Yet another Conservative idea to answer the West Lothian question. This time it comes from John Redwood, MP for Wokingham, and former Secretary of State for Wales.
Scotland, England, Wales and Northern Ireland all have their own parliaments. Similar to Mark Field’s model the English parliament would be Westminster.
All MPs elected to their national parliaments are dual-mandate MPs – they sit both in their own parliament e.g. Holyrood and in Westminster. Thus, Westminster holds both the English parliament and the UK parliament.
An MSP would also be a UK MP etc.
The UK parliament decides those non-devolved matters not covered by the national parliaments.
It would then be up to the elected English MPs to decide on which office holders they wanted for the UK parliament.
For me, this is another sticking plaster solution. A Dual Mandate Band-Aid.
It may save costs on the English side without having to build a separate English parliament, but I think the English may just view it as Westminster and demand a separate parliament anyway.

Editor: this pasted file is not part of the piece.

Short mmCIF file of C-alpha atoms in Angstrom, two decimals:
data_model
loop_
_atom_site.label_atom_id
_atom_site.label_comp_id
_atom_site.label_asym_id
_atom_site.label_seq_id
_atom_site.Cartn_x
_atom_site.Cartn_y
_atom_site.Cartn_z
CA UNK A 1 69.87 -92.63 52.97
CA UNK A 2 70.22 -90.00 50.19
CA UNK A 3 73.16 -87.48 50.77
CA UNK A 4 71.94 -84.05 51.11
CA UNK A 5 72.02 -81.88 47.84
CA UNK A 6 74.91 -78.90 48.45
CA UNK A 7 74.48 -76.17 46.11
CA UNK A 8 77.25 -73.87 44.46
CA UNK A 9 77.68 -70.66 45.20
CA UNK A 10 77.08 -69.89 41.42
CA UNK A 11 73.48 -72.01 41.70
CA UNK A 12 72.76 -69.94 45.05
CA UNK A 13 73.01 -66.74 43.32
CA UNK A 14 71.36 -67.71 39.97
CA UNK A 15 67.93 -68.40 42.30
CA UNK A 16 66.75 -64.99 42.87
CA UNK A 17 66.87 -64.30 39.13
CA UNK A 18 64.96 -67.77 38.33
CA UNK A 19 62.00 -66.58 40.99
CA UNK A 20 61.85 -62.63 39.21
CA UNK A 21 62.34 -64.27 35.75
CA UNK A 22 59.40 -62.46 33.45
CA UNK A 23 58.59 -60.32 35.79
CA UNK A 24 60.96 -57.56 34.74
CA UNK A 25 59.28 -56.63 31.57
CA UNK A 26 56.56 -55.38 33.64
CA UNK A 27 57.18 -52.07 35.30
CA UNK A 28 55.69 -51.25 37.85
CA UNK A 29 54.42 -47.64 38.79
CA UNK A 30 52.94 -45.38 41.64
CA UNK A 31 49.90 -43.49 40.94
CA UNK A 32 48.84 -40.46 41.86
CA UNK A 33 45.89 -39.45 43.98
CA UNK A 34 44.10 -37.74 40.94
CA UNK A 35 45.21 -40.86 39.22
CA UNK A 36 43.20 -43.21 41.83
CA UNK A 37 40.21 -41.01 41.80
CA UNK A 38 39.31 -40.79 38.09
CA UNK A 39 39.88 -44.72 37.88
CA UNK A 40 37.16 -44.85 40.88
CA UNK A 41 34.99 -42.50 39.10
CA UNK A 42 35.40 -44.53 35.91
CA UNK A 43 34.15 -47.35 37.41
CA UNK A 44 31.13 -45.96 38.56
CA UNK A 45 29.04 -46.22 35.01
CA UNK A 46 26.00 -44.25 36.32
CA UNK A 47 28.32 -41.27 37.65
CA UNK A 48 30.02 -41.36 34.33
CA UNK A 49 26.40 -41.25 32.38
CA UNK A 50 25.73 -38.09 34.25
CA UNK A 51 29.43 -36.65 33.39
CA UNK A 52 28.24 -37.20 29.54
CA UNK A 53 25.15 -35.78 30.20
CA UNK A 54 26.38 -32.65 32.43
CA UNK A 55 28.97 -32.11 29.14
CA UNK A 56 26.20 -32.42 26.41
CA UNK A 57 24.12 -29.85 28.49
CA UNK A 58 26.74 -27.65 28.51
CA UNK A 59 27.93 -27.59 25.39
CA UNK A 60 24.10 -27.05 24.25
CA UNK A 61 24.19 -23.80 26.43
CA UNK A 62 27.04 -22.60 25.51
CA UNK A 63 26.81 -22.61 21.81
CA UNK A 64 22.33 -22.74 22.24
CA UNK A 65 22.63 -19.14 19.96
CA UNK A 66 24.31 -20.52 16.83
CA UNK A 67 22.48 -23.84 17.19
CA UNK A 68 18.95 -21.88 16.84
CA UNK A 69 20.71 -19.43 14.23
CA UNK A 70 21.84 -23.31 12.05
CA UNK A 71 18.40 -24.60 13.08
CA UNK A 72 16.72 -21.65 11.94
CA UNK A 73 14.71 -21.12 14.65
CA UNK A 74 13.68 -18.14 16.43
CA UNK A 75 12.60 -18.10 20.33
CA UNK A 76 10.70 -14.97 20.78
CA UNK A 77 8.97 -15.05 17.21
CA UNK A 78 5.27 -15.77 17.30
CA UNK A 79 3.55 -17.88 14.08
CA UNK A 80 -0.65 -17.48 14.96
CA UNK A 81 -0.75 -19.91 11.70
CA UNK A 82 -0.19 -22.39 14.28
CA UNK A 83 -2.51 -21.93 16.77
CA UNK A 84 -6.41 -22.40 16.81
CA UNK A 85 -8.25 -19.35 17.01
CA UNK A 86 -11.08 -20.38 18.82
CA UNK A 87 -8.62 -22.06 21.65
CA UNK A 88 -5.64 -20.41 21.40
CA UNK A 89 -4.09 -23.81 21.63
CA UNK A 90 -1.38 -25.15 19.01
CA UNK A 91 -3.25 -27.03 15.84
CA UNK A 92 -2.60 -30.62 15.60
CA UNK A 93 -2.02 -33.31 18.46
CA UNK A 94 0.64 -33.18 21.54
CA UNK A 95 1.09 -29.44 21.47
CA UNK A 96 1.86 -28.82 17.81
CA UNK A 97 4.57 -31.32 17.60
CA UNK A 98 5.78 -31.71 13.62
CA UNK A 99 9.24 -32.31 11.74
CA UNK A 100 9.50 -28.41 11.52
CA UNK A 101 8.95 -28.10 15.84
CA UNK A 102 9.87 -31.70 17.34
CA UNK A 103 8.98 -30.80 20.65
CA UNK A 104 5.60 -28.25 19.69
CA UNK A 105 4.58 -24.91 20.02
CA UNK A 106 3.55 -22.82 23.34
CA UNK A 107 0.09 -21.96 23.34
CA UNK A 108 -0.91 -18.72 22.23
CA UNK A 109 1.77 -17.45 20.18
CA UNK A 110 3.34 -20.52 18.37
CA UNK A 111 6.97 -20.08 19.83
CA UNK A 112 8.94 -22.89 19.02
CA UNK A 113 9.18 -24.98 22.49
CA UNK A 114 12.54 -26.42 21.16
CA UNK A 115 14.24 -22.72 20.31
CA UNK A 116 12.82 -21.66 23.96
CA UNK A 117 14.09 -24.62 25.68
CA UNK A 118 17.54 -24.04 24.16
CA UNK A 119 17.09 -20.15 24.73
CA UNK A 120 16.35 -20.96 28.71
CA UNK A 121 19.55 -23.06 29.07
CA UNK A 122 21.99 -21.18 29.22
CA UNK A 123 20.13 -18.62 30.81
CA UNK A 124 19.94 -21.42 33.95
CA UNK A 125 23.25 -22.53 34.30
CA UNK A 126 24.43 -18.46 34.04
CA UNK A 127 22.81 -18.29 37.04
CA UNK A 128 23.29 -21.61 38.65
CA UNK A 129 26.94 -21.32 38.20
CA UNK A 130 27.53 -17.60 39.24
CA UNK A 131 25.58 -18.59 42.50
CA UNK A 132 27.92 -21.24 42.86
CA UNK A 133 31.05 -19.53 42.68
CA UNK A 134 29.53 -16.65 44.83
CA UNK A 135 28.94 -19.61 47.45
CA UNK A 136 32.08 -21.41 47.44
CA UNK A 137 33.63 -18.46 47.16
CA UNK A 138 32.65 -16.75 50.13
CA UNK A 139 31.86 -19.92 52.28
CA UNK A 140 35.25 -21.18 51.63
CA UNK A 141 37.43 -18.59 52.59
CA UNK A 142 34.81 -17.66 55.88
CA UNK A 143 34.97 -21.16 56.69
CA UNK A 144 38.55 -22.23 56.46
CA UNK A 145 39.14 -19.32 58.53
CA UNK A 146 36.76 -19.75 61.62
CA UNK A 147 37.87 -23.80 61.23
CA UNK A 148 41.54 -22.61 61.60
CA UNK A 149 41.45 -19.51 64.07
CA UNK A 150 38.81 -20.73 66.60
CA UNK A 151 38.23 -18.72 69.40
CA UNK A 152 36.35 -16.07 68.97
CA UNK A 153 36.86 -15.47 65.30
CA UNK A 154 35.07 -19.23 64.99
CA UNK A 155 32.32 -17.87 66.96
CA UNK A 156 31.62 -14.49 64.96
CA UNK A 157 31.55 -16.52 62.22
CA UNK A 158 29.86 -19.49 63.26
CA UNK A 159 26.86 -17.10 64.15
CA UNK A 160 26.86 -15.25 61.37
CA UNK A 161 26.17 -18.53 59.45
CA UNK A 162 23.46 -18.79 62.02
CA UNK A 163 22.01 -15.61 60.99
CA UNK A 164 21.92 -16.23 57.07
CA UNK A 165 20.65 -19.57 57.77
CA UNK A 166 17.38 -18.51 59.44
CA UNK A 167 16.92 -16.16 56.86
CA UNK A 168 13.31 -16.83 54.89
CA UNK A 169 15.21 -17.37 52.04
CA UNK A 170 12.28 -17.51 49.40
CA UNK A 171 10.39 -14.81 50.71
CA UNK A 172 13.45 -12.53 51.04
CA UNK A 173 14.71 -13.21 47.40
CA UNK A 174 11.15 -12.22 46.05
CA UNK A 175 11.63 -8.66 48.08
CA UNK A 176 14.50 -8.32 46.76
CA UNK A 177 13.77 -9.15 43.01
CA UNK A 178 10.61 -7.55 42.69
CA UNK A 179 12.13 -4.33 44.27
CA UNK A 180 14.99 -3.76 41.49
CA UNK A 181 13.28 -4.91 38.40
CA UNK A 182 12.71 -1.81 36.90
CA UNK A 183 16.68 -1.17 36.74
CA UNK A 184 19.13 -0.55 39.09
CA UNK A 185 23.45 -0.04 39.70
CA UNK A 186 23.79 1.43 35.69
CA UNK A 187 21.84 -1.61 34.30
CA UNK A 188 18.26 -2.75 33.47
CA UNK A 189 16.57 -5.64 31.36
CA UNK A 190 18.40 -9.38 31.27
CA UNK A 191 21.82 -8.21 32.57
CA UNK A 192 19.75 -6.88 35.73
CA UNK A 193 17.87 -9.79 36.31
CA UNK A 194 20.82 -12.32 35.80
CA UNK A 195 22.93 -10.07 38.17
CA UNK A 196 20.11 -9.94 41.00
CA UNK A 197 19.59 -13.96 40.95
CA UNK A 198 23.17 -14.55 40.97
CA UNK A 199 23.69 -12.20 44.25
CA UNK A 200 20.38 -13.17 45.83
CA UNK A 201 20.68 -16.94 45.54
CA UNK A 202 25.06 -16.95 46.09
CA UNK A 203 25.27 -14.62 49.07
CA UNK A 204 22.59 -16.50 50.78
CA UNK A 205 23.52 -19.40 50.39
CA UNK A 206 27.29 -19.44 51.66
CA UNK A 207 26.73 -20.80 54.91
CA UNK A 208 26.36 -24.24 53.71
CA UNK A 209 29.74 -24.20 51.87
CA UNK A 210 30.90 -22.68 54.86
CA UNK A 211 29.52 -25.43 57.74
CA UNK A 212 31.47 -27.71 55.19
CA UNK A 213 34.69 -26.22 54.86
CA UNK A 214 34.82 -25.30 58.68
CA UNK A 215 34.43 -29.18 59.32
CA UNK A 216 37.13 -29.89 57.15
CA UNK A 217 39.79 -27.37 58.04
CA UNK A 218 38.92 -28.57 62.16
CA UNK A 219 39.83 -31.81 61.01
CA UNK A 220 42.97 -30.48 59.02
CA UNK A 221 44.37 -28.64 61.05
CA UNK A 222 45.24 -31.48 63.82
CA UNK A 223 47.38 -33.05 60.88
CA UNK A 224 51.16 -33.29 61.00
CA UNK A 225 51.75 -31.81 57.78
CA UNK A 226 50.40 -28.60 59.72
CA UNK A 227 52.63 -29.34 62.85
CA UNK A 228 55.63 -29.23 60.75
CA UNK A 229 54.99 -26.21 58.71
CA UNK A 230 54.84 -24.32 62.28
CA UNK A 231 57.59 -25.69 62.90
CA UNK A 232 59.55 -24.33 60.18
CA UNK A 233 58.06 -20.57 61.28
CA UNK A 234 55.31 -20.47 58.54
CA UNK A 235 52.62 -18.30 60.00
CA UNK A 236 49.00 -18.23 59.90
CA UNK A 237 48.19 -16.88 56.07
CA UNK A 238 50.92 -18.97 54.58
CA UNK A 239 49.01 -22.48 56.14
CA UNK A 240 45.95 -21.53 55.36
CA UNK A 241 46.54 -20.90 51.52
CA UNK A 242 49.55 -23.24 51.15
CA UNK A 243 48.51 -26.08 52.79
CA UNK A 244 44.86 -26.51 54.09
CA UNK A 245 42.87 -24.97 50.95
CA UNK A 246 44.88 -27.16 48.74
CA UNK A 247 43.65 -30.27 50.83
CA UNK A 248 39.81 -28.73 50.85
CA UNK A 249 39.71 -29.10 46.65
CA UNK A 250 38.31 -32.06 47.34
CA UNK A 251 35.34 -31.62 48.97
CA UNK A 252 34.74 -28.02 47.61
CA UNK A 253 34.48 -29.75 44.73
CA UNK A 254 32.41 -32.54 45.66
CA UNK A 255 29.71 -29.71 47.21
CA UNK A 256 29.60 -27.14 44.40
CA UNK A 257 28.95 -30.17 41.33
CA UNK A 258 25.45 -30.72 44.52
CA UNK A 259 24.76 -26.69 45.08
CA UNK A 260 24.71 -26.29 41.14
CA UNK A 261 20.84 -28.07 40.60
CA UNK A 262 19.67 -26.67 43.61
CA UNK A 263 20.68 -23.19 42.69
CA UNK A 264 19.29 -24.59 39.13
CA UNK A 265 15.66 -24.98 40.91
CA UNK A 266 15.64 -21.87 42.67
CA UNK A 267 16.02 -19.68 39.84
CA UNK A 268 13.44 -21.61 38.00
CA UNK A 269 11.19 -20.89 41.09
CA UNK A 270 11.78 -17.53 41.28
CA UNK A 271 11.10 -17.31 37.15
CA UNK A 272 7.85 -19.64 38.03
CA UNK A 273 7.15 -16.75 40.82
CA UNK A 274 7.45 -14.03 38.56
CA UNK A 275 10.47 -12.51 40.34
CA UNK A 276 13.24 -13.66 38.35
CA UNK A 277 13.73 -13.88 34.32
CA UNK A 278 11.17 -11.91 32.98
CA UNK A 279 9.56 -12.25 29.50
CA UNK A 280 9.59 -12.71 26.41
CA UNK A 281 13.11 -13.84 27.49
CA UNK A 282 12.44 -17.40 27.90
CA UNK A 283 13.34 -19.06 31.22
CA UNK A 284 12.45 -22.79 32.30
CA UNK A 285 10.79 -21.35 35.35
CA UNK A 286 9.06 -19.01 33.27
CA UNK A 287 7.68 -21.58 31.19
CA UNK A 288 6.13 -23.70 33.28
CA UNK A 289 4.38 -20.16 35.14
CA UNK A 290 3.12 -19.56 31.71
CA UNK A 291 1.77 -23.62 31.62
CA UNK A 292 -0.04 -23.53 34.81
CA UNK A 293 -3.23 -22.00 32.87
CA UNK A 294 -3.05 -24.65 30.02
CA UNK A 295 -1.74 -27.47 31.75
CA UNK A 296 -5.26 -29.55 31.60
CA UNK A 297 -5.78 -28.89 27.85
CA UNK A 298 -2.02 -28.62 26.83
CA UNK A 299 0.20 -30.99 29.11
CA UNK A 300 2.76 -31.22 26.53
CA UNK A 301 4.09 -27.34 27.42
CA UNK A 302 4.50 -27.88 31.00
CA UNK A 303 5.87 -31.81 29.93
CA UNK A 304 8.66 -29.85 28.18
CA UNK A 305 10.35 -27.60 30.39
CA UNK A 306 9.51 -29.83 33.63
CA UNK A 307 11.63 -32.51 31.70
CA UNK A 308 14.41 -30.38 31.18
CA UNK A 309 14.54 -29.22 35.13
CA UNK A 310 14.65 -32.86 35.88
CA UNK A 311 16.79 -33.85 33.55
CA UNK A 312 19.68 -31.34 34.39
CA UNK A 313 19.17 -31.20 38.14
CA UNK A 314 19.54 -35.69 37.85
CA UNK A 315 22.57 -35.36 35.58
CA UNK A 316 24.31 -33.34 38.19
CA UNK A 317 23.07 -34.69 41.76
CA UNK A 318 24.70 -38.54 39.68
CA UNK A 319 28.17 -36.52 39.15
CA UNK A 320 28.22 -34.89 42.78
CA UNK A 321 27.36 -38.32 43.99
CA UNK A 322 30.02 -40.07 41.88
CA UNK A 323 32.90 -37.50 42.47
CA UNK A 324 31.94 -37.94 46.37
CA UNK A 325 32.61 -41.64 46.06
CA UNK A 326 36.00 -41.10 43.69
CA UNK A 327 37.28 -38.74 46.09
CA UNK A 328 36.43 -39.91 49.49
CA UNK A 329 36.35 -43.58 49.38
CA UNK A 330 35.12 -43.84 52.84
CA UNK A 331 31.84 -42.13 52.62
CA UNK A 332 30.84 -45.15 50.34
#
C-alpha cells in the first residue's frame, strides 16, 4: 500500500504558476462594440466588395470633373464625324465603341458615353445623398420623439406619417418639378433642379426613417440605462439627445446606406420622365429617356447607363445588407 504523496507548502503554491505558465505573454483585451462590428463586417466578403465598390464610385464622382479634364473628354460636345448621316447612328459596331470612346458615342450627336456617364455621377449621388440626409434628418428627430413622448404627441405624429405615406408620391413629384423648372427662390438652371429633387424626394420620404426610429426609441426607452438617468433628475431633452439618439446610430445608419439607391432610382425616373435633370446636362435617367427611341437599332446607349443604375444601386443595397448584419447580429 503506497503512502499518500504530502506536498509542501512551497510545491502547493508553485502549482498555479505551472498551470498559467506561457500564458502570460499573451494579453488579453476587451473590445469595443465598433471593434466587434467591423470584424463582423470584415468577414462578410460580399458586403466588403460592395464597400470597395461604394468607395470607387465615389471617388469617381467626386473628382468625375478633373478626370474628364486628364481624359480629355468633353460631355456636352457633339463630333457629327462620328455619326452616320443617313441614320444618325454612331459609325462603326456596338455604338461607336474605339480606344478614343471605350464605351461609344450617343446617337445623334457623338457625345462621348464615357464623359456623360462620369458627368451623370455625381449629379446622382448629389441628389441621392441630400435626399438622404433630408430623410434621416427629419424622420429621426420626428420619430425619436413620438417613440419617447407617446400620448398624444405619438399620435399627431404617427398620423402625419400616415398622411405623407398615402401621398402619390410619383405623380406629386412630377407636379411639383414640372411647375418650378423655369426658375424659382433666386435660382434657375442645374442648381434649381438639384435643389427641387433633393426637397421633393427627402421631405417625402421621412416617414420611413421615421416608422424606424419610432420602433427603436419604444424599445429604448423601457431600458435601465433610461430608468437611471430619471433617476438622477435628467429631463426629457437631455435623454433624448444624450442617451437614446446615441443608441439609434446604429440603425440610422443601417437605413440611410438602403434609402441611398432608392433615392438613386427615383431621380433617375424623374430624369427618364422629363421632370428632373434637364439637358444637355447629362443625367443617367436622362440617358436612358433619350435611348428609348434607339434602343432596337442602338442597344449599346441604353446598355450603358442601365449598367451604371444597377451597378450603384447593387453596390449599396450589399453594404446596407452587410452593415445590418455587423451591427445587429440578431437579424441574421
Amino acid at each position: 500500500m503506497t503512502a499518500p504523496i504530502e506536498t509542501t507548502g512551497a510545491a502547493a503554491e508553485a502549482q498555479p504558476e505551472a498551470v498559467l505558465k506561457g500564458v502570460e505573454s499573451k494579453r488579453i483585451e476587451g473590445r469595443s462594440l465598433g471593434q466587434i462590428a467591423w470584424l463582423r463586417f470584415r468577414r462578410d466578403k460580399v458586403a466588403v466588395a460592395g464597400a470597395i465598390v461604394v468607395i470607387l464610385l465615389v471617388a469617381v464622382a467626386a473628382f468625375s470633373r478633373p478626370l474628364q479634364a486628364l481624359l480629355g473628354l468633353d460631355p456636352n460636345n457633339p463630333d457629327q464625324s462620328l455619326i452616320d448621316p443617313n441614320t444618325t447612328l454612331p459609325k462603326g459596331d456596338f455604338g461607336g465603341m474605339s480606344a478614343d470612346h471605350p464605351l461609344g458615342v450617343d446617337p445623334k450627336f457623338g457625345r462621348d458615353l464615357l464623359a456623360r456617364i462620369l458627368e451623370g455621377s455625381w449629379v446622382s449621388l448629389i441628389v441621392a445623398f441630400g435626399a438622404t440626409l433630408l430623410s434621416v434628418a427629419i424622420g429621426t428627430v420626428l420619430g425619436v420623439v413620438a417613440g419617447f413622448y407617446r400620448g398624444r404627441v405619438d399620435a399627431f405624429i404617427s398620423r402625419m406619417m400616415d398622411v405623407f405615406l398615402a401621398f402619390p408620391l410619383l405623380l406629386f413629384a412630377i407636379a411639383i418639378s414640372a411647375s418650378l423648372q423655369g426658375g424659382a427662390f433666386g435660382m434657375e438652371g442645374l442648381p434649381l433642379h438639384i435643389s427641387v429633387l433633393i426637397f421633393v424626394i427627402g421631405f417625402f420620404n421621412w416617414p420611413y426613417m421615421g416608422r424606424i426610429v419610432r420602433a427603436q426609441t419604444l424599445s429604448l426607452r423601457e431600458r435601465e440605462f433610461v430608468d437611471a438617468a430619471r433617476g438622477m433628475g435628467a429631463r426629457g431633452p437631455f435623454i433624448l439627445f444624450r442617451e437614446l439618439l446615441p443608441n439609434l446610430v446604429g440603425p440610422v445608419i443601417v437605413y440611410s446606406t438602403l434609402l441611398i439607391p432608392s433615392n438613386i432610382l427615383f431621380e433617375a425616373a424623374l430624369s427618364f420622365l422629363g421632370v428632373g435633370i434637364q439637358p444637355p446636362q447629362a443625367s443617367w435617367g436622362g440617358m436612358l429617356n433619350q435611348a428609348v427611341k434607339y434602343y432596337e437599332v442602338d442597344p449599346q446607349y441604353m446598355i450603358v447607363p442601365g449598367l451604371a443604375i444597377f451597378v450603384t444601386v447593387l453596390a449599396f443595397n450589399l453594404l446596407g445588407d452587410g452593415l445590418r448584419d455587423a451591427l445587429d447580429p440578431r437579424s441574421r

And what of the numbers of MSPs and AMs going to Westminster?
There are currently 129 MSPs. The Scottish Parliament needs about that number to function effectively – As there is no second chamber, most of the actual detailing of bills is done by committees made up of all of these MSPs. If the Scottish Parliament had to survive on 59 MPs based on the Westminster model it couldn’t cope.
Given that the Scottish people voted for such a model based on Proportional Representation, I don’t think any external reduction of our MSPs number would be favourable to the Scottish public. Nor constitutional without a referendum. A referendum that Mr. Redwood would lose handsomely.
I expect that would also apply to Wales and Northern Ireland.
In short this Dual Mandate Band-Aid would be unworkable in practice.
A sticking plaster won’t work twice.